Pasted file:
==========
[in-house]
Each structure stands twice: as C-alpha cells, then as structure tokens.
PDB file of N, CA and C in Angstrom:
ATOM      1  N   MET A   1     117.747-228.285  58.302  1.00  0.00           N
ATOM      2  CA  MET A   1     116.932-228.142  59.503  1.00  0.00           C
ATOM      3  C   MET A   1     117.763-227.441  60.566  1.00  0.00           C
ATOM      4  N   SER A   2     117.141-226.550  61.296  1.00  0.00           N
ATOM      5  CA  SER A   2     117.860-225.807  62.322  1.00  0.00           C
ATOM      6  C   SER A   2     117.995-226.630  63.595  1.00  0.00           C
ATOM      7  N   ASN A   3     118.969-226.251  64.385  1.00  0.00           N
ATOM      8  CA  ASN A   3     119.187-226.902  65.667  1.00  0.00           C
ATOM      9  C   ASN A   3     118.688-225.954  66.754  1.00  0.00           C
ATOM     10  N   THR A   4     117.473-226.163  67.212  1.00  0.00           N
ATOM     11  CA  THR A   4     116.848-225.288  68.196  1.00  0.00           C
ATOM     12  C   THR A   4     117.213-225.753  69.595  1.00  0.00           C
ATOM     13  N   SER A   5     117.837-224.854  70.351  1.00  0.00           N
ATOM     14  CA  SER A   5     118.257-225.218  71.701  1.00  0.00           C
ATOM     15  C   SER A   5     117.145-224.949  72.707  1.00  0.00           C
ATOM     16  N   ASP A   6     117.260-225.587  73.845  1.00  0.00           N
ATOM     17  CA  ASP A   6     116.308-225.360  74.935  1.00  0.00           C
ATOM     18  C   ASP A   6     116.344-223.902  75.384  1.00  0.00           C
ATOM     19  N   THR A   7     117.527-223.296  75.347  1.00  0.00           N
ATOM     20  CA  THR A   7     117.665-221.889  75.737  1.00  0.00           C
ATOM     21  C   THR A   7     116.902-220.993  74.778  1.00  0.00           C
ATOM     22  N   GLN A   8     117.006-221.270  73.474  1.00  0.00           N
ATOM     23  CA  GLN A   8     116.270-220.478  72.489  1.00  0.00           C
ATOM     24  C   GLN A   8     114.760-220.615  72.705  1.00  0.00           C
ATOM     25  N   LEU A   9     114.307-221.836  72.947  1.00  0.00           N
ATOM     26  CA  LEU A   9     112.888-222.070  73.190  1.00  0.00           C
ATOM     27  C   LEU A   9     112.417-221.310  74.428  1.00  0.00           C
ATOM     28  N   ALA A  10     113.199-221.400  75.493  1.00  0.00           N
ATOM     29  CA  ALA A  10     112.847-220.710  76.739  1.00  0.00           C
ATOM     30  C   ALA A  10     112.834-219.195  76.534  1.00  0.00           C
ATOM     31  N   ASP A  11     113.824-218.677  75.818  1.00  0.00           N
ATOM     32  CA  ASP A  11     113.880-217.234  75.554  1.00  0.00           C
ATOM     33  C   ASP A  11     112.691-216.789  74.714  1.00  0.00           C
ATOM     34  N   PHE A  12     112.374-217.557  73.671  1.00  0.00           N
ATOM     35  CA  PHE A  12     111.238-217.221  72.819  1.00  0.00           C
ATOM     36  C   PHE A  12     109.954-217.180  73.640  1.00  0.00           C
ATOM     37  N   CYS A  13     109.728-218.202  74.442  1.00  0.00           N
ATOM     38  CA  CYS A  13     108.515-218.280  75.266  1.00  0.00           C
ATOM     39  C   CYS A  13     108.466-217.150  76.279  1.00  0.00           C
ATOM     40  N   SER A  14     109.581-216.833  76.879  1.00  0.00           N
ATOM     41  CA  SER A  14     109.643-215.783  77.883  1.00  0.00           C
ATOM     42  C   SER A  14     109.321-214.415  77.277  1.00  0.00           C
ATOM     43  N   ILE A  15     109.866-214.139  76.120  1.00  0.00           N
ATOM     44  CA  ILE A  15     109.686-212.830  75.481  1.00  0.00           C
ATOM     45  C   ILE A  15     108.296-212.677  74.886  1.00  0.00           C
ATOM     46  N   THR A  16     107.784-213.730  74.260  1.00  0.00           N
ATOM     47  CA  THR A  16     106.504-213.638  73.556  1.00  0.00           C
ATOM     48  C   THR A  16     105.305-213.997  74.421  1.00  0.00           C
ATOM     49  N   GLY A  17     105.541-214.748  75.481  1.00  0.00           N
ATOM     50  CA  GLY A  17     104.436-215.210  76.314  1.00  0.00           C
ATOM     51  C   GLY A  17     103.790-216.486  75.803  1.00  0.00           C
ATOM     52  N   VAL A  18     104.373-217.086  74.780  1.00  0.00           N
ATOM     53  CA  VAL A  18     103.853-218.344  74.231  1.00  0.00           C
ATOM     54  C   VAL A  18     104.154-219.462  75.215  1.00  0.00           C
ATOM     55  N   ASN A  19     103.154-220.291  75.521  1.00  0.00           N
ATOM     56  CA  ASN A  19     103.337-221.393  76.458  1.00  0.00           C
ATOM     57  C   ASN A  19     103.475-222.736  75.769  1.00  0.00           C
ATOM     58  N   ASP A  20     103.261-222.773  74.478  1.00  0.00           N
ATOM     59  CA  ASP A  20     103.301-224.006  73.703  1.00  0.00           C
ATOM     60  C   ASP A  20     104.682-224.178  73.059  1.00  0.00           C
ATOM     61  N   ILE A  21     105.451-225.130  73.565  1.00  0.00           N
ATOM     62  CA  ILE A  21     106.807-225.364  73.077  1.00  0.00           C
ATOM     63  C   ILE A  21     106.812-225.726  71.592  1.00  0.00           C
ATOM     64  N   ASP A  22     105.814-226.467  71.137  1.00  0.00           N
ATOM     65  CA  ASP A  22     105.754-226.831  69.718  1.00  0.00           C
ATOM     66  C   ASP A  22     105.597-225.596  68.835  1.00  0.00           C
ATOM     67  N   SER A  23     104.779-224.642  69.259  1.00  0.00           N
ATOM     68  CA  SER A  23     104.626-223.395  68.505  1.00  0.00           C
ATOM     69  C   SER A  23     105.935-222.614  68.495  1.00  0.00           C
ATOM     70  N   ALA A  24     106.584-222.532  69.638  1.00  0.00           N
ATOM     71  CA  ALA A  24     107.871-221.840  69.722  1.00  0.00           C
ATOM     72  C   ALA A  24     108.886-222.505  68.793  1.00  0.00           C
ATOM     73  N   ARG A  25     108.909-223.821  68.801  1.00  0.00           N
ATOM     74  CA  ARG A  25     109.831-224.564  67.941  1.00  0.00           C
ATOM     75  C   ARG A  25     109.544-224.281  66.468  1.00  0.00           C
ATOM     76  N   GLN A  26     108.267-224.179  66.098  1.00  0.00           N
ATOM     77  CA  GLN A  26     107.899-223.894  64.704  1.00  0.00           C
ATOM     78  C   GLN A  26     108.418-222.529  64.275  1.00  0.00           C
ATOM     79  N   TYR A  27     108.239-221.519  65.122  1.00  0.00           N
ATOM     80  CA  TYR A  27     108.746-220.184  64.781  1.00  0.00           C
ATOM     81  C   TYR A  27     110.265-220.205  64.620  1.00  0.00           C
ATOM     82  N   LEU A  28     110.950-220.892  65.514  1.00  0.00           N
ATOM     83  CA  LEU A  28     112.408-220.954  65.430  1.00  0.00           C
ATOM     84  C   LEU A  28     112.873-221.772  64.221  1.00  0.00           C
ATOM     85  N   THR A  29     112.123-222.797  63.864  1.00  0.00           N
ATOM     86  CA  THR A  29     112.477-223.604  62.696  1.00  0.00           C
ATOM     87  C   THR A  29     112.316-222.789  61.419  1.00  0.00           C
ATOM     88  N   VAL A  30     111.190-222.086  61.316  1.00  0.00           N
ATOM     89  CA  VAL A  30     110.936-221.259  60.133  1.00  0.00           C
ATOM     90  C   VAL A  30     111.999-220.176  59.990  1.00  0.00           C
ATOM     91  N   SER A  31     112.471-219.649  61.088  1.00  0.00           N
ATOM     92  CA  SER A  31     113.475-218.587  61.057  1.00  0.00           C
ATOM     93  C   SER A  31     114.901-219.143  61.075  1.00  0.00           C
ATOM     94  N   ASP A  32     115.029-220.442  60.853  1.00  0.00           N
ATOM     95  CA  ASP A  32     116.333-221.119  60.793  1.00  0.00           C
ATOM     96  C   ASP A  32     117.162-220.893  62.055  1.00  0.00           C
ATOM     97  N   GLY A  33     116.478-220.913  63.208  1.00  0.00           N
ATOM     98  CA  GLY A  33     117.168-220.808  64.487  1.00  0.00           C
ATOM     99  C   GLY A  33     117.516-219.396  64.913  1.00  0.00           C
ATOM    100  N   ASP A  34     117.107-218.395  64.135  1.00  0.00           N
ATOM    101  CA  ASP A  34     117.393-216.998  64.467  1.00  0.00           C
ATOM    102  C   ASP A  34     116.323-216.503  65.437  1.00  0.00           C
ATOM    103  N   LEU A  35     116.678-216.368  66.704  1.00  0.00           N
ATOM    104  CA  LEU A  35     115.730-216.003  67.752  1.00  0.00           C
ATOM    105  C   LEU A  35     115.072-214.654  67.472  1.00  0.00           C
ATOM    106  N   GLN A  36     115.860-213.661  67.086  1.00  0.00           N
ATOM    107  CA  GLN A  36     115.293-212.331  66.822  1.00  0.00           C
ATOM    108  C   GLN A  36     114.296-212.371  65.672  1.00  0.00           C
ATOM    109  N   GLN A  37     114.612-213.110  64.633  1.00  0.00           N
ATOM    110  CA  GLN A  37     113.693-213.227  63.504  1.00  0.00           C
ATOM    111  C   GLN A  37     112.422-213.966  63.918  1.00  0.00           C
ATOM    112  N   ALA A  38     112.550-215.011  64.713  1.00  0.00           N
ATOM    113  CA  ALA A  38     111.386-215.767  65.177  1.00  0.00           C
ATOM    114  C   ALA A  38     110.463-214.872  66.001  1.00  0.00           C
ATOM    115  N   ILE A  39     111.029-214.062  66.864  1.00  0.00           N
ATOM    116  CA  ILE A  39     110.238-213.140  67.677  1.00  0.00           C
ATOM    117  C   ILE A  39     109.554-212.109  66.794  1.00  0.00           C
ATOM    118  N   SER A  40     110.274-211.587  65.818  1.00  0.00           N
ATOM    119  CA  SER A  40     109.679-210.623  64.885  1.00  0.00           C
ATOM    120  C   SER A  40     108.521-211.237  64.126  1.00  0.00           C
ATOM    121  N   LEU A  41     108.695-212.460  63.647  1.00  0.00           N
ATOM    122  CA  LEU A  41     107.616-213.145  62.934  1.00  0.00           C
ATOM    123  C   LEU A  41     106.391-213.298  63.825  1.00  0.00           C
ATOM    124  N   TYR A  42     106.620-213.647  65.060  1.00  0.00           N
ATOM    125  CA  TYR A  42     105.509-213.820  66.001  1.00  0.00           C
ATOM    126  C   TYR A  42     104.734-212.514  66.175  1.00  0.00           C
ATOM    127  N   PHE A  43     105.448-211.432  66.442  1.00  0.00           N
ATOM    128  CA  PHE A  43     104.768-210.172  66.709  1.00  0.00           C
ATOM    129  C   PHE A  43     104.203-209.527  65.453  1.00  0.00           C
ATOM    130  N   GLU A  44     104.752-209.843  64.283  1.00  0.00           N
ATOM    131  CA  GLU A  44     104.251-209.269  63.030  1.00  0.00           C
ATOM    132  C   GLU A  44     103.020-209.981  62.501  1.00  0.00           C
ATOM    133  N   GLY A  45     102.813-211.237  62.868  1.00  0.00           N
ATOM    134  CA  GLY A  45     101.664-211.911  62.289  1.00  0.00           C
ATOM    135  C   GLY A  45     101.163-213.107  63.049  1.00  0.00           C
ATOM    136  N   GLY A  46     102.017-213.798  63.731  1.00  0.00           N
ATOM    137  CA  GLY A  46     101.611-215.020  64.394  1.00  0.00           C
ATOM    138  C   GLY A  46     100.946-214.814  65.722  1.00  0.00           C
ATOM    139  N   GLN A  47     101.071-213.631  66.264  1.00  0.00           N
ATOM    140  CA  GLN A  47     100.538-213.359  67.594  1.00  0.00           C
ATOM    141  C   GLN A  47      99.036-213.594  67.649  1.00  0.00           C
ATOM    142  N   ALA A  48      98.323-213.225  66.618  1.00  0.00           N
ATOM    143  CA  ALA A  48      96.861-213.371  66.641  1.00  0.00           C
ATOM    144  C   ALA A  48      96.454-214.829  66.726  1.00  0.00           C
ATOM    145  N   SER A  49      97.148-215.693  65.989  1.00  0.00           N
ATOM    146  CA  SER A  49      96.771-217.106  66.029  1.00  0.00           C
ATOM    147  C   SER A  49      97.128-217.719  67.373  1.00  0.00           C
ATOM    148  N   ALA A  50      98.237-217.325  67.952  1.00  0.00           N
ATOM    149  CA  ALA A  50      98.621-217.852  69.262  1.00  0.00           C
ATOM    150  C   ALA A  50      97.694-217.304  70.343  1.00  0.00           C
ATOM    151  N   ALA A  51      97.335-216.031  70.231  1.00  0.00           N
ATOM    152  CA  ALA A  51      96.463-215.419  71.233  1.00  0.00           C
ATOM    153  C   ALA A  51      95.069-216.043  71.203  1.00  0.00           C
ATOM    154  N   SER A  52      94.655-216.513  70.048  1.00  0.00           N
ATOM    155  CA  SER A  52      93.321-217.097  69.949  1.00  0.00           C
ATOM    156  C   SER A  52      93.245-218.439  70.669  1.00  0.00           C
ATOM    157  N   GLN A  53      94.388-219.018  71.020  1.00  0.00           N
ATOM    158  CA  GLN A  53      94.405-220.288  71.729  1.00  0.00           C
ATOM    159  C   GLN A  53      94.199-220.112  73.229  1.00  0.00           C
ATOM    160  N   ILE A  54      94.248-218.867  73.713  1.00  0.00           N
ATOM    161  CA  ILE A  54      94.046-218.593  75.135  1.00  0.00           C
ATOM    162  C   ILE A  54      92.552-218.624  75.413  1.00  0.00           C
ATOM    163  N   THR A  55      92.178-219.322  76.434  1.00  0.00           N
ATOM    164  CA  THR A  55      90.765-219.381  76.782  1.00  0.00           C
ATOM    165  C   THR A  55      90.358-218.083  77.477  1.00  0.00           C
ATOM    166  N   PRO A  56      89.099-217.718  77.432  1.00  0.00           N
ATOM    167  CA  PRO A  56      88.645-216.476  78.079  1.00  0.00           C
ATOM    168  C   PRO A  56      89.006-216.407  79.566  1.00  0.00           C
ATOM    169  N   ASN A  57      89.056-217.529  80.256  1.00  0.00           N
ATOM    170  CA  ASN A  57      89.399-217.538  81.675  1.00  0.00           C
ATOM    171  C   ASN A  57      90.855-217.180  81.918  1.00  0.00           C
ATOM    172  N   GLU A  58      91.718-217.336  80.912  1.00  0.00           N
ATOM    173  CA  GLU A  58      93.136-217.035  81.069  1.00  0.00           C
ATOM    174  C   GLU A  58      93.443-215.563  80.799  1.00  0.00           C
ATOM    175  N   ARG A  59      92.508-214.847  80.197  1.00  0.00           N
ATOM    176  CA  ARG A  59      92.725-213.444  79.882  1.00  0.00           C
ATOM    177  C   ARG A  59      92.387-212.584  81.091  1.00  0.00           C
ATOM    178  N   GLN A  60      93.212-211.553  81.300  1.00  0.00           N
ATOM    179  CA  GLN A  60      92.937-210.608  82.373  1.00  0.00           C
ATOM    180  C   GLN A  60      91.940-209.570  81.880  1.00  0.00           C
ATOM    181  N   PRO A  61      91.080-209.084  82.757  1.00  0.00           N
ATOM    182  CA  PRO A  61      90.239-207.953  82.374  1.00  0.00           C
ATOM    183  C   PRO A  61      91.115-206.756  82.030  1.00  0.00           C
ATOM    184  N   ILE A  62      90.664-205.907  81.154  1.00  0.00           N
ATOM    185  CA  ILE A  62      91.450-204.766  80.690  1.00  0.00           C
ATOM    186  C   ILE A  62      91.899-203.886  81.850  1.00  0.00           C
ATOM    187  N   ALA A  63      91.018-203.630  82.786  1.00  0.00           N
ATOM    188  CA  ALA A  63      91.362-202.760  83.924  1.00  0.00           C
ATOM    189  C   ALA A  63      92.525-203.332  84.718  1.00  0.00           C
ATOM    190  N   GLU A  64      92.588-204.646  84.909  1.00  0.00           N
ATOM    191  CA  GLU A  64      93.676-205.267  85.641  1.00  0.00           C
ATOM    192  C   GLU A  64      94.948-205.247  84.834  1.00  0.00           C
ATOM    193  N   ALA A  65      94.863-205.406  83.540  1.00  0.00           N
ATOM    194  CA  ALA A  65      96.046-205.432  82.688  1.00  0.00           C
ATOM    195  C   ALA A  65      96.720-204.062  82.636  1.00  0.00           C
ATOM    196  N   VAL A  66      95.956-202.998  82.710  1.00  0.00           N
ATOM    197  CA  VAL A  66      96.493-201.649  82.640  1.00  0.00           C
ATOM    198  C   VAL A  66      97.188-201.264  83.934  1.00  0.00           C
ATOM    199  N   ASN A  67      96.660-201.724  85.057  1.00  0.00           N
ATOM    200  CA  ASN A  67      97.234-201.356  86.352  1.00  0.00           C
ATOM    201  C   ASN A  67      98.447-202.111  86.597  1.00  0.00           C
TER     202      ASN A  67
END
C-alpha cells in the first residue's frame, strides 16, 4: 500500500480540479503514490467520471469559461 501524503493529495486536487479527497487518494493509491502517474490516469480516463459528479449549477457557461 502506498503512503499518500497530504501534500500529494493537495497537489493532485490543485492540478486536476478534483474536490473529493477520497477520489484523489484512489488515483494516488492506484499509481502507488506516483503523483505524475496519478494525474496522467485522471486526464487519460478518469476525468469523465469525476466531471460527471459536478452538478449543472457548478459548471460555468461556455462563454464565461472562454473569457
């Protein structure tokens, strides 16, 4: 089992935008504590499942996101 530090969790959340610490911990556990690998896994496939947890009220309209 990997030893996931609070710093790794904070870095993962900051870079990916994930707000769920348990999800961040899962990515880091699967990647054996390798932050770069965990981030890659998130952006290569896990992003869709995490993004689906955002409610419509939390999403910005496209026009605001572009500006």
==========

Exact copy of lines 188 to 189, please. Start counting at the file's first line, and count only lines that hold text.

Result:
ATOM    185  CA  ILE A  62      91.450-204.766  80.690  1.00  0.00           C
ATOM    186  C   ILE A  62      91.899-203.886  81.850  1.00  0.00           C